The UK rebate

The UK is reimbursed 66% of the difference between its contribution to the EU budget (excluding traditional own resources) and the amount it receives back from the budget.

In 2011, the UK rebate amounted to EUR 3.6 billion.

In principle, EU Member States share the cost of the UK rebate in proportion to their relative contribution to the EU GNI. 

However, the financing of the UK correction has been modified over time, granting what is commonly known as 'the rebates on the rebate'  to the traditionally most important net contributors to the EU budget. Since the 2001 UK correction, Germany, Austria, the Netherlands and Sweden pay only 25% of their normal financing share of the UK correction (Germany paid 2/3 of its normal financing in previous years).

The December 2005 European Council decided to adjust the UK correction and agreed that non-agricultural expenditure in the new Member States will no longer be included in its calculation base. This was introduced progressively over the period 2009-2011. The maximum cost to the UK of this measure cannot exceed EUR 10.5 billion (in 2004 prices) over the period 2007-2013.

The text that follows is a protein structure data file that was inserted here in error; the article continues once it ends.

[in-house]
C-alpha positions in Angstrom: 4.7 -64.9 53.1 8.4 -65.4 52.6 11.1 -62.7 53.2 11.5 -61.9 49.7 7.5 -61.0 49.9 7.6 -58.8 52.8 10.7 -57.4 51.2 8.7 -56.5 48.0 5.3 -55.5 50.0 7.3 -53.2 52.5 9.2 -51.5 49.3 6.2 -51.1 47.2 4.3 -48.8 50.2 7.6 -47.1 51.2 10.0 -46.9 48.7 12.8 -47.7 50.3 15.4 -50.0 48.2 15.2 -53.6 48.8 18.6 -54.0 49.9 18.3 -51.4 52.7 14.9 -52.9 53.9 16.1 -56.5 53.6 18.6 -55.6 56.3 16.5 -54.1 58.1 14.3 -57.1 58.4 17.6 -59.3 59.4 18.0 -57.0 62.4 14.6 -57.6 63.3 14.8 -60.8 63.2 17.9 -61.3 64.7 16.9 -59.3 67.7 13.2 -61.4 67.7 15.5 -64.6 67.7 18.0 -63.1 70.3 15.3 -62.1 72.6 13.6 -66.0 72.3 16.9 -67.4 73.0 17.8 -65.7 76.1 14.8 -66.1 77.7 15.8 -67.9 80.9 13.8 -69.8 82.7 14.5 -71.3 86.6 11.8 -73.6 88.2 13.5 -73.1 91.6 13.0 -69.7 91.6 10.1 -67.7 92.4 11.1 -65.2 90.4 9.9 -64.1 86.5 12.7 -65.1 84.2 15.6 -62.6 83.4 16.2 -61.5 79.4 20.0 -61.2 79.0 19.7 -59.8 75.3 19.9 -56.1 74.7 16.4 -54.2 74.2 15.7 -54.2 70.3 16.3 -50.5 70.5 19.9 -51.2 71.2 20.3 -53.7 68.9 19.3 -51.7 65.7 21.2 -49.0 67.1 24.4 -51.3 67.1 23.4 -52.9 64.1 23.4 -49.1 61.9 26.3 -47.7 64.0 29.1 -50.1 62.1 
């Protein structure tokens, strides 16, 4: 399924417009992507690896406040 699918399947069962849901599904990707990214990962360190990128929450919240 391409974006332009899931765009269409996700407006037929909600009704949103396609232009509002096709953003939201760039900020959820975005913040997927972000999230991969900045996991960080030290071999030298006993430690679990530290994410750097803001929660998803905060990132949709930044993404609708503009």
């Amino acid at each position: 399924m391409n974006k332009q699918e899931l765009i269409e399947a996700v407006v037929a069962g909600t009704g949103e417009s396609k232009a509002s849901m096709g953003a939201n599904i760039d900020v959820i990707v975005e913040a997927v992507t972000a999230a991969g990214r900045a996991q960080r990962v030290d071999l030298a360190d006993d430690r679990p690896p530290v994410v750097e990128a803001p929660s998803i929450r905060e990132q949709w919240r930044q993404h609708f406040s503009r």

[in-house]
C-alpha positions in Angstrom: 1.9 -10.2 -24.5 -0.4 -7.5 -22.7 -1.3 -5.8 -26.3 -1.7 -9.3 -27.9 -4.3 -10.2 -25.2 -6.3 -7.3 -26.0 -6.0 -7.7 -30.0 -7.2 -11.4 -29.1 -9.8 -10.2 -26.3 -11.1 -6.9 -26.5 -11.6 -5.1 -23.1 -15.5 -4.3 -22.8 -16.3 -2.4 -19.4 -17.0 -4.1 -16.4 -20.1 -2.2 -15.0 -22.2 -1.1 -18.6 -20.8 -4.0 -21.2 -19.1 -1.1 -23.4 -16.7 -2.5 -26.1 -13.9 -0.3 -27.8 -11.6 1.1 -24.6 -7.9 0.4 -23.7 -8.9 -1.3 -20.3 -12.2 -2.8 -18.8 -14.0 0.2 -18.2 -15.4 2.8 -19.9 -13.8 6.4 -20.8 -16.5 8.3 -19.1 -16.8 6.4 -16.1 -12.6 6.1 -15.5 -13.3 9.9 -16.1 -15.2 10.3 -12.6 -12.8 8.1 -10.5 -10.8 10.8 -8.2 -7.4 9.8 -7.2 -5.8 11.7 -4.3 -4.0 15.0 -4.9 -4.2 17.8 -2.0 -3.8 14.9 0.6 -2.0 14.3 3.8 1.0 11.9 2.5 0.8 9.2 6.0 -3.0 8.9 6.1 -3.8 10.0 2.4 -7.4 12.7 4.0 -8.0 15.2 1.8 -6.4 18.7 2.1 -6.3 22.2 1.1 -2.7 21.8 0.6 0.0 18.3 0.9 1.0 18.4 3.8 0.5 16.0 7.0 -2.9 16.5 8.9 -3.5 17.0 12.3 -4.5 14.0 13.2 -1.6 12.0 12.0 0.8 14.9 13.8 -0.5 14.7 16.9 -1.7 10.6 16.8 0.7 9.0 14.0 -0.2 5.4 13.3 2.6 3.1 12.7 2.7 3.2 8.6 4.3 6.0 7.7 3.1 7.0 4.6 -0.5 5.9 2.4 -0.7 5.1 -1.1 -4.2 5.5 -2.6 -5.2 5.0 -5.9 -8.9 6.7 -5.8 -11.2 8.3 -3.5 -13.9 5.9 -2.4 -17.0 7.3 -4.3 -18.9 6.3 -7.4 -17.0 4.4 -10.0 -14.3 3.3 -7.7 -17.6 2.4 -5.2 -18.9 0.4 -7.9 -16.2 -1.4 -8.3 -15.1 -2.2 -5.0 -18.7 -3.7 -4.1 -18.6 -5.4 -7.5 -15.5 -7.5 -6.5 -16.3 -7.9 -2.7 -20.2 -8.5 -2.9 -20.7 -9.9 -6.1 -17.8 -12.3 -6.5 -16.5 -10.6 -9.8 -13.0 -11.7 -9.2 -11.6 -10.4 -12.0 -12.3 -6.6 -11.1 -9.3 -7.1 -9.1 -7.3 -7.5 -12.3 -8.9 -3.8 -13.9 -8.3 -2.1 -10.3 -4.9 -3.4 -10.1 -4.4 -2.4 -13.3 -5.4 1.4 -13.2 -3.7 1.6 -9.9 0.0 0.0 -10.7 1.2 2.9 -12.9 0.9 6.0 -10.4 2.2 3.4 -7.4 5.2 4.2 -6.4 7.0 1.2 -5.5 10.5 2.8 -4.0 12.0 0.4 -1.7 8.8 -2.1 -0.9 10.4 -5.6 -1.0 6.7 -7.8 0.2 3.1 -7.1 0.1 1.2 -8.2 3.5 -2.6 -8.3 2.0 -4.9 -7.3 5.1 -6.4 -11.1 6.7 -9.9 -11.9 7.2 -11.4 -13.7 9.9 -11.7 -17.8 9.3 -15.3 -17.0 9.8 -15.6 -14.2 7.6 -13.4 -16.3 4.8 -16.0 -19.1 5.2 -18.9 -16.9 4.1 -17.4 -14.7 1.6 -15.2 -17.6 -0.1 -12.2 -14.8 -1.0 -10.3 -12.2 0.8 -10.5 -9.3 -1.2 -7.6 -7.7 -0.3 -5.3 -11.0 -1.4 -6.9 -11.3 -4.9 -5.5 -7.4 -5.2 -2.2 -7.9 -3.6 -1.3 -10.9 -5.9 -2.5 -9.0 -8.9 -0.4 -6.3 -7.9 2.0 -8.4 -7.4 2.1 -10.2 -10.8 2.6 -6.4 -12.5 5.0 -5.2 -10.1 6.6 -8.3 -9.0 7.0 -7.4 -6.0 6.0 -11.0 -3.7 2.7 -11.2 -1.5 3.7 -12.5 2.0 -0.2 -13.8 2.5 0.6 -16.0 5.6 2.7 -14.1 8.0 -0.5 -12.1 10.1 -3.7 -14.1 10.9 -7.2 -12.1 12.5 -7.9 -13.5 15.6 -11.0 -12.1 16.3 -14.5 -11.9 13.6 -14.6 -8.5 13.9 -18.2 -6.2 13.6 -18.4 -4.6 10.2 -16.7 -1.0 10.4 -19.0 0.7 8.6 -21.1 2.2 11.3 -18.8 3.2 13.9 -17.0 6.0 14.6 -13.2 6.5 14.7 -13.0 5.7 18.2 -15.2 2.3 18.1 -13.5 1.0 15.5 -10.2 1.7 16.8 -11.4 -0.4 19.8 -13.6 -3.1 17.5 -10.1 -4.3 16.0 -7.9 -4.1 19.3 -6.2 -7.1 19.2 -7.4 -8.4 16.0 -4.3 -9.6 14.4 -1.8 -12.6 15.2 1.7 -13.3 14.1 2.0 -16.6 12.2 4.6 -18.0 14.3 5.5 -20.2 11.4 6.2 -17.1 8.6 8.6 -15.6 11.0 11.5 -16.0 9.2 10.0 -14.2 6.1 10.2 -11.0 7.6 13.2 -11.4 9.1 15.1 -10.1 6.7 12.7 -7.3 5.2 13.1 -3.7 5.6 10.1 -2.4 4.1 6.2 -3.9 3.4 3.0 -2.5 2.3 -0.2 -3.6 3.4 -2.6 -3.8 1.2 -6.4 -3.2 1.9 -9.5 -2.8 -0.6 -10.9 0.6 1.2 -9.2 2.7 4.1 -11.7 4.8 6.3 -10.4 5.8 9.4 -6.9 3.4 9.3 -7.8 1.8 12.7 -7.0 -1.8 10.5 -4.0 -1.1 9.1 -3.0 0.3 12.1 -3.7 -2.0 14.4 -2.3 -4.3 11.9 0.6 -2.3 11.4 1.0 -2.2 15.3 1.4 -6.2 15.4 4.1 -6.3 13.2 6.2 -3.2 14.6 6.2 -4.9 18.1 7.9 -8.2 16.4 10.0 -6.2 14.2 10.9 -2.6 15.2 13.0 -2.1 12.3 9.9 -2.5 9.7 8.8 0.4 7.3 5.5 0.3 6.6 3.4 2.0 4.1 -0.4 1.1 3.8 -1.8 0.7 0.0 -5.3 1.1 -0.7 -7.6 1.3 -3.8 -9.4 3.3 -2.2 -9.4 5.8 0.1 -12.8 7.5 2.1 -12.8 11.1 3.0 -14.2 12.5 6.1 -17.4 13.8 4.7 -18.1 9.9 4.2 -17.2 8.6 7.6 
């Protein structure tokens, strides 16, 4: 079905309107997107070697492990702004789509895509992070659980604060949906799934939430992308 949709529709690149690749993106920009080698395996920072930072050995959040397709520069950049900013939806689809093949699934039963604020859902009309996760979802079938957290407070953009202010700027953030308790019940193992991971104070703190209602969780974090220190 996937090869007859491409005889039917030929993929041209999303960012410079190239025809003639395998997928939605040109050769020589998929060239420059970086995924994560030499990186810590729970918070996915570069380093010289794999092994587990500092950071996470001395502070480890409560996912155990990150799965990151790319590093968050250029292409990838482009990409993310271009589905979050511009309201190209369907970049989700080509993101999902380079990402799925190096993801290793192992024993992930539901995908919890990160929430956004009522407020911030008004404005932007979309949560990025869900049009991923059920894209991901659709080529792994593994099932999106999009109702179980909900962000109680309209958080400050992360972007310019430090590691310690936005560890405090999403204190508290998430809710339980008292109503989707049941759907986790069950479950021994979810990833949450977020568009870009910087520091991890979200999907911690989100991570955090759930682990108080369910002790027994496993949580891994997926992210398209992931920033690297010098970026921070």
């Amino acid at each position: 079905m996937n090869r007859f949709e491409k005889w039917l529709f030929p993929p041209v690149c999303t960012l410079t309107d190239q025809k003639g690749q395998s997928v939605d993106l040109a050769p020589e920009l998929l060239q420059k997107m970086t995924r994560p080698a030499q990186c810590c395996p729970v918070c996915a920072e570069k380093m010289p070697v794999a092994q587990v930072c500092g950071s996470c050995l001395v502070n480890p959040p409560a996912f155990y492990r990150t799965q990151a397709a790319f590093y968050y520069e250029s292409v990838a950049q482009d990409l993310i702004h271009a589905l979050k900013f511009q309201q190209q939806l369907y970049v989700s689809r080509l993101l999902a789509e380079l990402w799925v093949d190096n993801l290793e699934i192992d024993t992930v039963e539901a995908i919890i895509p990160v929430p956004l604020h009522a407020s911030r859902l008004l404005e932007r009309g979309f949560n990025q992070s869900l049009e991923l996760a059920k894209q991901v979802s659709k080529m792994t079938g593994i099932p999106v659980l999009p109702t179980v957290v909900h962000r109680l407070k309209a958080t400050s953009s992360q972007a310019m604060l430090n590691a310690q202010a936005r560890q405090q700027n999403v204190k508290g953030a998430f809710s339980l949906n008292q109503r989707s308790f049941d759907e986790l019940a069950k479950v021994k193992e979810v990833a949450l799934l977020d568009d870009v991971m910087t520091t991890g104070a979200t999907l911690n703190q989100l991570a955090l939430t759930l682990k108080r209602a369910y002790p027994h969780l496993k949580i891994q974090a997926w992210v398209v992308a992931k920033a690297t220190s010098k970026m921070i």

The current UK rebate was agreed on by the 1984 Fontainebleau European Council.  It has no expiry date.

The UK has already benefitted from similar correction mechanisms since 1976.